excellent job, i have today done my first attempt at paint correction on a VW golf using meguiars 205 & 105 and am very happy with the results. What compounds would you decomend for doing the same job on a black CL55?

Thanks danny

Purchase the new scholl Concept range, which was what was used on this audi. Audi and Mercedes paint are very similar in hardness and these work wonders on VAG paint. Heres a link to a company that sells the three you would need in a nice combo pack!

Scholl Concepts Polish Sample Kit 250g - Elite Car Care

There 250 testers but you could paint correct about 4 to 5 cars with that amount. Plenty for you to get started and see iff you get on with them.:thumb:

Kind regards

Michael
 
Purchase the new scholl Concept range, which was what was used on this audi. Audi and Mercedes paint are very similar in hardness and these work wonders on VAG paint. Heres a link to a company that sells the three you would need in a nice combo pack!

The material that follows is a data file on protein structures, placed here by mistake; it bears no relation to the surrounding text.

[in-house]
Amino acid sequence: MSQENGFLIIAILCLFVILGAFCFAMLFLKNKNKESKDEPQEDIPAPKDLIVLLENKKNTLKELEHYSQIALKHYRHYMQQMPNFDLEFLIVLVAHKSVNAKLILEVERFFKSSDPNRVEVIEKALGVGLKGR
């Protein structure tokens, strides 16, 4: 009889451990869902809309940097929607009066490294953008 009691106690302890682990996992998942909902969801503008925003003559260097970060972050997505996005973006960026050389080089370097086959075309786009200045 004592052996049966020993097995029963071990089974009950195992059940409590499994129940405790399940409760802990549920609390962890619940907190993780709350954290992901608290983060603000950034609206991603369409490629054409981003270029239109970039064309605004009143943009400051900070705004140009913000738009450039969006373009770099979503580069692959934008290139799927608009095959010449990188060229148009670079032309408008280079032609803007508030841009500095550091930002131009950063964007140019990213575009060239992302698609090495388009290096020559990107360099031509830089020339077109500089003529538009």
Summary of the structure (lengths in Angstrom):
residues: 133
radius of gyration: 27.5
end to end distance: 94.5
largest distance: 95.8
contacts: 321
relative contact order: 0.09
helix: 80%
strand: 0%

Scholl Concepts Polish Sample Kit 250g - Elite Car Care

There 250 testers but you could paint correct about 4 to 5 cars with that amount. Plenty for you to get started and see iff you get on with them.:thumb:

Kind regards

Michael

Thanks Michael, much appreciated. :thumb:
 
Very nice post and fantastic results.

One question - the clay you showed in one of the photos was indicating a great deal of contamination that had been removed (TBH - I would been concerned if my clay got that bad, as you could be inflicting more damage to the paintwork by continuing to use it).

What are your thoughts on using products such as tardis to remove organic contaminants (tar + tree sap), and then using iron x / deironiser on the paintwork before clay?